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Vanderbilt SLP Journal Club: Differentiating Stuttering Persistence and Recovery

Vanderbilt SLP Journal Club: Differentiating Stuttering Persistence and Recovery
Ellen M. Kelly, PhD, CCC-SLP
April 19, 2017
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This text-based course is a transcript of the webinar, Vanderbilt SLP Journal Club: Differentiating Stuttering Persistence and Recovery, presented by Ellen M. Kelly, PhD, CCC-SLP.

Learning Objectives

After this course, the reader will be able to: 

  1. describe current research findings comparing children who recover to those who persist in stuttering.
  2. identify key components of speech, language, emotion, motor, and other domains to incorporate into a holistic assessment of developmental stuttering in 2-6 year-olds.
  3. explain how to utilize assessment findings to individualize treatment for 2-6 year-old children who stutter.

Introduction

This is a very exciting time to talk about this topic, especially in the last few years. More and more researchers are obtaining information about what is happening in young children who stutter over time. It is helping us to differentiate children who might persist in stuttering from those who might recover. We still have a long way to go, but I will present some of the new information that is available and share how to apply that in the evaluation and treatment of young children who stutter.

In terms of disclosures, I obtain a salary and am an employee of the Vanderbilt University Medical Center. My work is supported by a gift from the Malcolm Fraser Foundation, and SpeechPathology.com has made a donation to Vanderbilt's student education program, in appreciation for this webinar. I have no non-financial relationships to disclose.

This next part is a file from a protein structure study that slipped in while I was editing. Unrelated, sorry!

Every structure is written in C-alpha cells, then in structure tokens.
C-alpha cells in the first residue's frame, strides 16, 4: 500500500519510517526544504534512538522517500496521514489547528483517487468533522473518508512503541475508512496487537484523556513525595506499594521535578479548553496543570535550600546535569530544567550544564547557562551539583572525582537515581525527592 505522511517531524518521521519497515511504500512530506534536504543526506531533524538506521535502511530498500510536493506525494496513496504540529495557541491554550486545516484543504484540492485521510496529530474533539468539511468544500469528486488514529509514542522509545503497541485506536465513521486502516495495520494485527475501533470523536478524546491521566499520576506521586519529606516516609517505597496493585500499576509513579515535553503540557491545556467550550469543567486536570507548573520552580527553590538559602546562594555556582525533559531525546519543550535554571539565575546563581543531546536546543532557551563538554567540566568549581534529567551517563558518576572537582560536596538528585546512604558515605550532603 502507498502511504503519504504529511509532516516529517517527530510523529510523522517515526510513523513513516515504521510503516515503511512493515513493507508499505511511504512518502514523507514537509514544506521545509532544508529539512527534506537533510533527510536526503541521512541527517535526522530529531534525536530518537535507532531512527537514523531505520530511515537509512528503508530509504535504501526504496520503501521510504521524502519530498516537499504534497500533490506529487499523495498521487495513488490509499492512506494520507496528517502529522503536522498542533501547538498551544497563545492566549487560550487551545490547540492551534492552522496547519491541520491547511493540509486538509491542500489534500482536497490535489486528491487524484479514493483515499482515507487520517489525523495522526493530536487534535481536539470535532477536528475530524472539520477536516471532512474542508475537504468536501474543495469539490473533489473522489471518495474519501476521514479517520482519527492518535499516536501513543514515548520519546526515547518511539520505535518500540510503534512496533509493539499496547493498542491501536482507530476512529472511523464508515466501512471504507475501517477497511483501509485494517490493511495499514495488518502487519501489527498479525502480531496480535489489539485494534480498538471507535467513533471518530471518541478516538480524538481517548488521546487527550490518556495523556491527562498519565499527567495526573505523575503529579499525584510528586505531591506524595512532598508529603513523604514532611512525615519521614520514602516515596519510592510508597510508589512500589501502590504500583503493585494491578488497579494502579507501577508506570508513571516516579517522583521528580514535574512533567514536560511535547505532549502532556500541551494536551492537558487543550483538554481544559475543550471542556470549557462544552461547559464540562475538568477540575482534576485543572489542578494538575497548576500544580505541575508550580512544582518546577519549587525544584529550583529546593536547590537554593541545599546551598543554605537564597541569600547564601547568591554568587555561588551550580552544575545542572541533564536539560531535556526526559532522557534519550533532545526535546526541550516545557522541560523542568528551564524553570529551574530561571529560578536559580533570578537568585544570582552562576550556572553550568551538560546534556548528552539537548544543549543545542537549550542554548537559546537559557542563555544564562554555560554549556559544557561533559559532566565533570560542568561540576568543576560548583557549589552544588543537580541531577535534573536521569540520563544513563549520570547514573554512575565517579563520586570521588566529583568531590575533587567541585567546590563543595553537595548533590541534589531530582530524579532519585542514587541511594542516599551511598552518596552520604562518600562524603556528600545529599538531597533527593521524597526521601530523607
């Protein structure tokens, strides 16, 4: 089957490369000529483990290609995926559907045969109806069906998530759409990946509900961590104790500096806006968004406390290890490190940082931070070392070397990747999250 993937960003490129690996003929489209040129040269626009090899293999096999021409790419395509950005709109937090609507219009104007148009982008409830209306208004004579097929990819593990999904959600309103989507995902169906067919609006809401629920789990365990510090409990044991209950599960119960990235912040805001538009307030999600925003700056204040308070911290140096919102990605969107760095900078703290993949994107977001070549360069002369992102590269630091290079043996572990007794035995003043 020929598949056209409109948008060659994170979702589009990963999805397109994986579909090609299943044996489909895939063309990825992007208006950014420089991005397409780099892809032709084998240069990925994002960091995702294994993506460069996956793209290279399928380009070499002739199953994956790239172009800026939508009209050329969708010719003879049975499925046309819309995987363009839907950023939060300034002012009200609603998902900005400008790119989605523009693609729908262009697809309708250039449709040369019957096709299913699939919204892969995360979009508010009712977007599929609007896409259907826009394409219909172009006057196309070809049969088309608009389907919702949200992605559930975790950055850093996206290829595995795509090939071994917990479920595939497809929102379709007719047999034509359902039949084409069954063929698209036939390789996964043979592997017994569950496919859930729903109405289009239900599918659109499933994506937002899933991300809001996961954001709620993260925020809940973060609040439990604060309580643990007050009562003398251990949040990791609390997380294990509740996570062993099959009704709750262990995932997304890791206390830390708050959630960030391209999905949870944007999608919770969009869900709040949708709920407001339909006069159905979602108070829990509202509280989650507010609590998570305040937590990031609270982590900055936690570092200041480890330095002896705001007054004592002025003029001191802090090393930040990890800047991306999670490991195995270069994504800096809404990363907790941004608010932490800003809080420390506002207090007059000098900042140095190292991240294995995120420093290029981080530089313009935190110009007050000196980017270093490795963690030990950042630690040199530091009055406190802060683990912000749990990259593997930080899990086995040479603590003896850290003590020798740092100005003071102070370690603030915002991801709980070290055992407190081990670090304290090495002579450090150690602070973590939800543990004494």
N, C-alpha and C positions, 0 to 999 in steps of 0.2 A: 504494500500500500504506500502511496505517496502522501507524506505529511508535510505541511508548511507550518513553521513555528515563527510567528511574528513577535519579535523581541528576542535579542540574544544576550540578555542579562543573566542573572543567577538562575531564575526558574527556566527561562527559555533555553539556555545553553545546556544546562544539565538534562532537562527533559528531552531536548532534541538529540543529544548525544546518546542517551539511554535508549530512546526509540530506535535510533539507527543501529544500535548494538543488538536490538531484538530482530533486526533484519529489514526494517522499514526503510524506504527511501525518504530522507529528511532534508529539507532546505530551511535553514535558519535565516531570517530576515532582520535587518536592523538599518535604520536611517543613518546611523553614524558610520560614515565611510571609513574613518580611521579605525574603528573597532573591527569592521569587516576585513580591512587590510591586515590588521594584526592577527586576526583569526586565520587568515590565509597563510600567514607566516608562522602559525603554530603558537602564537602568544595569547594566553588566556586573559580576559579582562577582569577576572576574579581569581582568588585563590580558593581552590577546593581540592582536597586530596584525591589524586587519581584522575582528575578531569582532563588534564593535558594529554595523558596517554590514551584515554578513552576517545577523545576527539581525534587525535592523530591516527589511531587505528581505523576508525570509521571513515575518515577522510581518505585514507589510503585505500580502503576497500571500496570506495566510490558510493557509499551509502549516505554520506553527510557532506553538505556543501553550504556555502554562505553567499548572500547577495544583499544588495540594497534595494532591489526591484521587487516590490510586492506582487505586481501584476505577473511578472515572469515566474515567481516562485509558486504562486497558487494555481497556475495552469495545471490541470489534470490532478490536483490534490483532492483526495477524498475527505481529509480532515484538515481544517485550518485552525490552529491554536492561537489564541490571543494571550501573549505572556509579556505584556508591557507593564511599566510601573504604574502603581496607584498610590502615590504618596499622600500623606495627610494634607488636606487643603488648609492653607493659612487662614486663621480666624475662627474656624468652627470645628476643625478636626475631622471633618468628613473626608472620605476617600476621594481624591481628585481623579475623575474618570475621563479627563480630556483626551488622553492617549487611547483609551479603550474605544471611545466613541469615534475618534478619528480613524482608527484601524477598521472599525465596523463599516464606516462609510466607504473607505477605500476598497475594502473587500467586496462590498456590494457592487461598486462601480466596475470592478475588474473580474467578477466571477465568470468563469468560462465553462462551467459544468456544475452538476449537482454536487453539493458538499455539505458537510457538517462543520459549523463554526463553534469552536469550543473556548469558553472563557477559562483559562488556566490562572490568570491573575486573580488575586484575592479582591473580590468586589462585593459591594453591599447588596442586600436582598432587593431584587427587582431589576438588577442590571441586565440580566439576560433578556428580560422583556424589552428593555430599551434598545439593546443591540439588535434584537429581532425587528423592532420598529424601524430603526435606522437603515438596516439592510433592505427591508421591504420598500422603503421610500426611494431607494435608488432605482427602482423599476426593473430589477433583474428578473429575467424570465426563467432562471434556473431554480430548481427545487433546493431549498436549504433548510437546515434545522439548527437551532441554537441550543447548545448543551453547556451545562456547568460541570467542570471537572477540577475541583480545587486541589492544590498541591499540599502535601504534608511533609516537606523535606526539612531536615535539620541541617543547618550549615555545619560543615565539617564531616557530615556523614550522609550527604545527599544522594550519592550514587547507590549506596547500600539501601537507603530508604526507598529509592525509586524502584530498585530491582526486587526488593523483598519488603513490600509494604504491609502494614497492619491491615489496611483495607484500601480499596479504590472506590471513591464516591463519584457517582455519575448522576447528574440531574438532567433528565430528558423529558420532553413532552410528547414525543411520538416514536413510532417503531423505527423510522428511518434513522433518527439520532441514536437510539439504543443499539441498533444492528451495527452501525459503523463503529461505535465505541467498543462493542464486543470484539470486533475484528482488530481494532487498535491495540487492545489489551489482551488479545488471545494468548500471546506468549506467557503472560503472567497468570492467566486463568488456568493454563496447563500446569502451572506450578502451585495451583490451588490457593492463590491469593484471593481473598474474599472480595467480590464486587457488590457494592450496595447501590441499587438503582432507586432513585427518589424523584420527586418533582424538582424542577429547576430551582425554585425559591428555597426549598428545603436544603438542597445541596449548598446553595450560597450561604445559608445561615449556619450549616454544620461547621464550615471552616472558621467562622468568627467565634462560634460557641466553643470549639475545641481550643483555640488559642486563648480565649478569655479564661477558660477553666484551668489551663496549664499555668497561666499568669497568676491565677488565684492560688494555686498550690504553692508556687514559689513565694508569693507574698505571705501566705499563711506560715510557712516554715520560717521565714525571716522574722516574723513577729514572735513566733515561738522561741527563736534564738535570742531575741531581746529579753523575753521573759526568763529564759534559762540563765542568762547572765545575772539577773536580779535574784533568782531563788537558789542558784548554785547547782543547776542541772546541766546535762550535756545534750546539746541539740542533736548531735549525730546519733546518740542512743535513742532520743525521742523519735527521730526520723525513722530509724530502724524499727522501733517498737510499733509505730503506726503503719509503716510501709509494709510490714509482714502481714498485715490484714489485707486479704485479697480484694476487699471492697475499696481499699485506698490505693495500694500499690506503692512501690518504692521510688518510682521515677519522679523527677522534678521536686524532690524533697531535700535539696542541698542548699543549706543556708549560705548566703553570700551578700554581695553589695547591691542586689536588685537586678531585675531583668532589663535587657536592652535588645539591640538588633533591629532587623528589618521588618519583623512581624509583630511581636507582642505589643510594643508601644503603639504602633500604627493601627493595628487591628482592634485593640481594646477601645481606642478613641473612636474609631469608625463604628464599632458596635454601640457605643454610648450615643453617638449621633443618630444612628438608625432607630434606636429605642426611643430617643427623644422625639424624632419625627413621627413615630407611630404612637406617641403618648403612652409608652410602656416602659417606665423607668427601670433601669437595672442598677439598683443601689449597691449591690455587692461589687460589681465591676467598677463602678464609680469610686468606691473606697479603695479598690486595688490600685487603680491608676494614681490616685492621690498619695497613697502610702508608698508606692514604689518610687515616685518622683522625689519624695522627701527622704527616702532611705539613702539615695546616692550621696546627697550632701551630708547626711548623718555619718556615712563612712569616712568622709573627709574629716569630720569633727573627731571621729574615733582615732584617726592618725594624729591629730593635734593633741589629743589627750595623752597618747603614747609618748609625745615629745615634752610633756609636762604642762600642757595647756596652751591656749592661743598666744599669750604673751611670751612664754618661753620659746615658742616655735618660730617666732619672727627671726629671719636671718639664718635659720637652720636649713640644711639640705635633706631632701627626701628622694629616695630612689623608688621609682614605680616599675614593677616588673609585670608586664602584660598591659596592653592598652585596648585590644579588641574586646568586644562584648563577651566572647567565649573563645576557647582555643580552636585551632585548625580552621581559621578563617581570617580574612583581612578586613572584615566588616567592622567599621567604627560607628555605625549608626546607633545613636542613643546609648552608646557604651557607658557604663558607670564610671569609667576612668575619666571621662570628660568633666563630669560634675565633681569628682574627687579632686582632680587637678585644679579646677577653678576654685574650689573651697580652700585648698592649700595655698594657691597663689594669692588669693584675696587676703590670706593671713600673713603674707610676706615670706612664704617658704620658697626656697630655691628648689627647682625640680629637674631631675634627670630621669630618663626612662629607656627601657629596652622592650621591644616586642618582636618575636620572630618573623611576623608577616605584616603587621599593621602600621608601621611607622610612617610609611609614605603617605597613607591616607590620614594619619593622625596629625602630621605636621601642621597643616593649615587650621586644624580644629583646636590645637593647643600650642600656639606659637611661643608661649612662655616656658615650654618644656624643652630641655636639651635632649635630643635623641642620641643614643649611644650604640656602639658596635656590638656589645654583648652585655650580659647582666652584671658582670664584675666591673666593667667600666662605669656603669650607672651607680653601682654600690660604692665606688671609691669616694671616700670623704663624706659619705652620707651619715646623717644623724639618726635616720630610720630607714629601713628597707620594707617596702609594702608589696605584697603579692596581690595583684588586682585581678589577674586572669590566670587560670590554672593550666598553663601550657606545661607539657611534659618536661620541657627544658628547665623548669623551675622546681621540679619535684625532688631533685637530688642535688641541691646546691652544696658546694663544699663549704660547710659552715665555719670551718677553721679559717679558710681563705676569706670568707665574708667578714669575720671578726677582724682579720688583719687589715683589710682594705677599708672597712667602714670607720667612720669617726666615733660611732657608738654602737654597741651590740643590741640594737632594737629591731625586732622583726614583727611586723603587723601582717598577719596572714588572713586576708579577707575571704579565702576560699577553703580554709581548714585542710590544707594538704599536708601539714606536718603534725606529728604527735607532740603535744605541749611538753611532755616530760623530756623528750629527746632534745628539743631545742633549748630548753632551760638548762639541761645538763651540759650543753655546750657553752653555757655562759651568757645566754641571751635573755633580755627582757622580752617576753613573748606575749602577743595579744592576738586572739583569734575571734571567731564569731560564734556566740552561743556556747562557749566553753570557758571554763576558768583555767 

International Classification of Functioning, Disability and Health –
Children and Youth

I like to use the International Classification of Functioning, Disability and Health model (http://www.erisee.org/node/79) to frame the findings that I obtained diagnostically from children and also to prepare for treatment. Also, this model is very helpful in thinking about children who stutter. You may be familiar with the ICF from Scott Yaruss and his colleagues' work in developing the instrument, the OASES. Well the ICF-CY version, or Children in Youth, is specifically designed to include developmental processes and milestones in addition to environmental context. The purpose is to examine health conditions like stuttering in context and look at their impact on everyday functioning. As we look at young children who stutter, we especially consider the context of the family, in daycare, in kindergarten, et cetera. So briefly, the health condition we are looking at is stuttering.

When we look at body functions and structures we are talking about things we do diagnostically like an oral mechanism exam to determine if there are problems with any of the structures. In terms of function, the testing that we do for speech, language, articulation, oral motor skills and other things fit into there as well.


ellen m kelly

Ellen M. Kelly, PhD, CCC-SLP

Ellen M. Kelly, PhD, CCC-SLP, is Associate Professor, Department of Hearing and Speech Sciences and Vanderbilt Bill Wilkerson Center, Vanderbilt University Medical Center, Founding Director, Stuttering Foundation Program at Vanderbilt, and Executive Director, Camp T.A.L.K.S. (Talking And Learning with Kids who Stutter).  Her areas of interest include developmental stuttering and counseling related to communication disorders.  She provides clinical service to those who stutter and their families, teaches, supervises, and studies developmental stuttering.  She has presented and published clinical and research methods and findings nationally and internationally. 



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